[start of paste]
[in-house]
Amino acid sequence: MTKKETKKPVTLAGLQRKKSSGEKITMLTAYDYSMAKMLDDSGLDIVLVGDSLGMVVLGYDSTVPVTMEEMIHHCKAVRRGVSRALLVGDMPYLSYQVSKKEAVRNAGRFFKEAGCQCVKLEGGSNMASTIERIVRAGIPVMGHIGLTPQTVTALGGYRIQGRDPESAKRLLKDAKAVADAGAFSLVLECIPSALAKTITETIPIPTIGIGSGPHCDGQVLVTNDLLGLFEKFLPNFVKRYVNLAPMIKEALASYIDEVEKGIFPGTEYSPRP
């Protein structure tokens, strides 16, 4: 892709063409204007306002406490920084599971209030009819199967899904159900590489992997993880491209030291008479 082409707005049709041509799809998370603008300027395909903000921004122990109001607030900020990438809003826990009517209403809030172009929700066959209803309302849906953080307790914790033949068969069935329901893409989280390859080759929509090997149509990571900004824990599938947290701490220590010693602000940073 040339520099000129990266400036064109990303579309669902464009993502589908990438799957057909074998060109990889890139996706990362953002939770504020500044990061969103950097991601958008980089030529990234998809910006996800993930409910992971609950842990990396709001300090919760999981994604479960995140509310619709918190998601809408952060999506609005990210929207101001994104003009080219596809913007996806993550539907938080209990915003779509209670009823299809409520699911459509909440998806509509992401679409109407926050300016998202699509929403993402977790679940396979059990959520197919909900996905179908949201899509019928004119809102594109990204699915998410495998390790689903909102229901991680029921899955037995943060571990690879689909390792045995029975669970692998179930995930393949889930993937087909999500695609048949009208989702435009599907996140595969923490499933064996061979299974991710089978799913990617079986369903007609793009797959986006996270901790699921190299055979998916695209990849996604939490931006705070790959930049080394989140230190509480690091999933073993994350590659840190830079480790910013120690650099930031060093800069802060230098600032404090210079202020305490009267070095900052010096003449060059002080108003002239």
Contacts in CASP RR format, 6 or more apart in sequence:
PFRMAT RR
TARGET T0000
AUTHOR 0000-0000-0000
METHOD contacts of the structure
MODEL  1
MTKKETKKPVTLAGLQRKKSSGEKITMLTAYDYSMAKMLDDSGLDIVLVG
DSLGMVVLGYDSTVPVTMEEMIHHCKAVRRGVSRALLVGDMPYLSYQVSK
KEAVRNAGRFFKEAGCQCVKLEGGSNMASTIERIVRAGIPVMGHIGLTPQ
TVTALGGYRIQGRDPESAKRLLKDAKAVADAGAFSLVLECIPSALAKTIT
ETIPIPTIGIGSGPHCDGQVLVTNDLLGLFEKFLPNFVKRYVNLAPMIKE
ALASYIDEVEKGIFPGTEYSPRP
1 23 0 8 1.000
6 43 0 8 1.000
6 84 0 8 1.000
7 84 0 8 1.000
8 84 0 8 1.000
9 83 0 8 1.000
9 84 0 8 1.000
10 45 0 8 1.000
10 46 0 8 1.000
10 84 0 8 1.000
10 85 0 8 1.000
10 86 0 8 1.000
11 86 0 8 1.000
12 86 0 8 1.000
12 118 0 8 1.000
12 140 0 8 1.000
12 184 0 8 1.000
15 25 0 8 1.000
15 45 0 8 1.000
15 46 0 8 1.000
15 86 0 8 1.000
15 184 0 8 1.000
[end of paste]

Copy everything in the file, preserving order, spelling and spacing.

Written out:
[in-house]
Amino acid sequence: MTKKETKKPVTLAGLQRKKSSGEKITMLTAYDYSMAKMLDDSGLDIVLVGDSLGMVVLGYDSTVPVTMEEMIHHCKAVRRGVSRALLVGDMPYLSYQVSKKEAVRNAGRFFKEAGCQCVKLEGGSNMASTIERIVRAGIPVMGHIGLTPQTVTALGGYRIQGRDPESAKRLLKDAKAVADAGAFSLVLECIPSALAKTITETIPIPTIGIGSGPHCDGQVLVTNDLLGLFEKFLPNFVKRYVNLAPMIKEALASYIDEVEKGIFPGTEYSPRP
């Protein structure tokens, strides 16, 4: 892709063409204007306002406490920084599971209030009819199967899904159900590489992997993880491209030291008479 082409707005049709041509799809998370603008300027395909903000921004122990109001607030900020990438809003826990009517209403809030172009929700066959209803309302849906953080307790914790033949068969069935329901893409989280390859080759929509090997149509990571900004824990599938947290701490220590010693602000940073 040339520099000129990266400036064109990303579309669902464009993502589908990438799957057909074998060109990889890139996706990362953002939770504020500044990061969103950097991601958008980089030529990234998809910006996800993930409910992971609950842990990396709001300090919760999981994604479960995140509310619709918190998601809408952060999506609005990210929207101001994104003009080219596809913007996806993550539907938080209990915003779509209670009823299809409520699911459509909440998806509509992401679409109407926050300016998202699509929403993402977790679940396979059990959520197919909900996905179908949201899509019928004119809102594109990204699915998410495998390790689903909102229901991680029921899955037995943060571990690879689909390792045995029975669970692998179930995930393949889930993937087909999500695609048949009208989702435009599907996140595969923490499933064996061979299974991710089978799913990617079986369903007609793009797959986006996270901790699921190299055979998916695209990849996604939490931006705070790959930049080394989140230190509480690091999933073993994350590659840190830079480790910013120690650099930031060093800069802060230098600032404090210079202020305490009267070095900052010096003449060059002080108003002239």
Contacts in CASP RR format, 6 or more apart in sequence:
PFRMAT RR
TARGET T0000
AUTHOR 0000-0000-0000
METHOD contacts of the structure
MODEL  1
MTKKETKKPVTLAGLQRKKSSGEKITMLTAYDYSMAKMLDDSGLDIVLVG
DSLGMVVLGYDSTVPVTMEEMIHHCKAVRRGVSRALLVGDMPYLSYQVSK
KEAVRNAGRFFKEAGCQCVKLEGGSNMASTIERIVRAGIPVMGHIGLTPQ
TVTALGGYRIQGRDPESAKRLLKDAKAVADAGAFSLVLECIPSALAKTIT
ETIPIPTIGIGSGPHCDGQVLVTNDLLGLFEKFLPNFVKRYVNLAPMIKE
ALASYIDEVEKGIFPGTEYSPRP
1 23 0 8 1.000
6 43 0 8 1.000
6 84 0 8 1.000
7 84 0 8 1.000
8 84 0 8 1.000
9 83 0 8 1.000
9 84 0 8 1.000
10 45 0 8 1.000
10 46 0 8 1.000
10 84 0 8 1.000
10 85 0 8 1.000
10 86 0 8 1.000
11 86 0 8 1.000
12 86 0 8 1.000
12 118 0 8 1.000
12 140 0 8 1.000
12 184 0 8 1.000
15 25 0 8 1.000
15 45 0 8 1.000
15 46 0 8 1.000
15 86 0 8 1.000
15 184 0 8 1.000